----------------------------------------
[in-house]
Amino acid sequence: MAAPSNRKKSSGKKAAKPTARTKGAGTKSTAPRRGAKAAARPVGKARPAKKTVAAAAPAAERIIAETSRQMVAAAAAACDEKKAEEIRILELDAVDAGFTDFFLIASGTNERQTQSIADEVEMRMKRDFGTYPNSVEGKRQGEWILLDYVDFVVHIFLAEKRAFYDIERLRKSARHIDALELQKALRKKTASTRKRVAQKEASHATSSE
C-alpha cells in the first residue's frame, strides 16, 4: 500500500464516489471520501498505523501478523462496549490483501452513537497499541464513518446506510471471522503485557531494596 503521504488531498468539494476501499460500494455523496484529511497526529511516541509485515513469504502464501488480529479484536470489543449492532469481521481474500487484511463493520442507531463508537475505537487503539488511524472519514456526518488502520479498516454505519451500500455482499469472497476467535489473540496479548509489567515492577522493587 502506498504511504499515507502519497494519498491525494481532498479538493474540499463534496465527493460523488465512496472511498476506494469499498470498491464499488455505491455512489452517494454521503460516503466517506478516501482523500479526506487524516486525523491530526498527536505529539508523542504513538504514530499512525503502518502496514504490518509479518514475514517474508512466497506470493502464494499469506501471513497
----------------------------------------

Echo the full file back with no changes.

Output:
[in-house]
Amino acid sequence: MAAPSNRKKSSGKKAAKPTARTKGAGTKSTAPRRGAKAAARPVGKARPAKKTVAAAAPAAERIIAETSRQMVAAAAAACDEKKAEEIRILELDAVDAGFTDFFLIASGTNERQTQSIADEVEMRMKRDFGTYPNSVEGKRQGEWILLDYVDFVVHIFLAEKRAFYDIERLRKSARHIDALELQKALRKKTASTRKRVAQKEASHATSSE
C-alpha cells in the first residue's frame, strides 16, 4: 500500500464516489471520501498505523501478523462496549490483501452513537497499541464513518446506510471471522503485557531494596 503521504488531498468539494476501499460500494455523496484529511497526529511516541509485515513469504502464501488480529479484536470489543449492532469481521481474500487484511463493520442507531463508537475505537487503539488511524472519514456526518488502520479498516454505519451500500455482499469472497476467535489473540496479548509489567515492577522493587 502506498504511504499515507502519497494519498491525494481532498479538493474540499463534496465527493460523488465512496472511498476506494469499498470498491464499488455505491455512489452517494454521503460516503466517506478516501482523500479526506487524516486525523491530526498527536505529539508523542504513538504514530499512525503502518502496514504490518509479518514475514517474508512466497506470493502464494499469506501471513497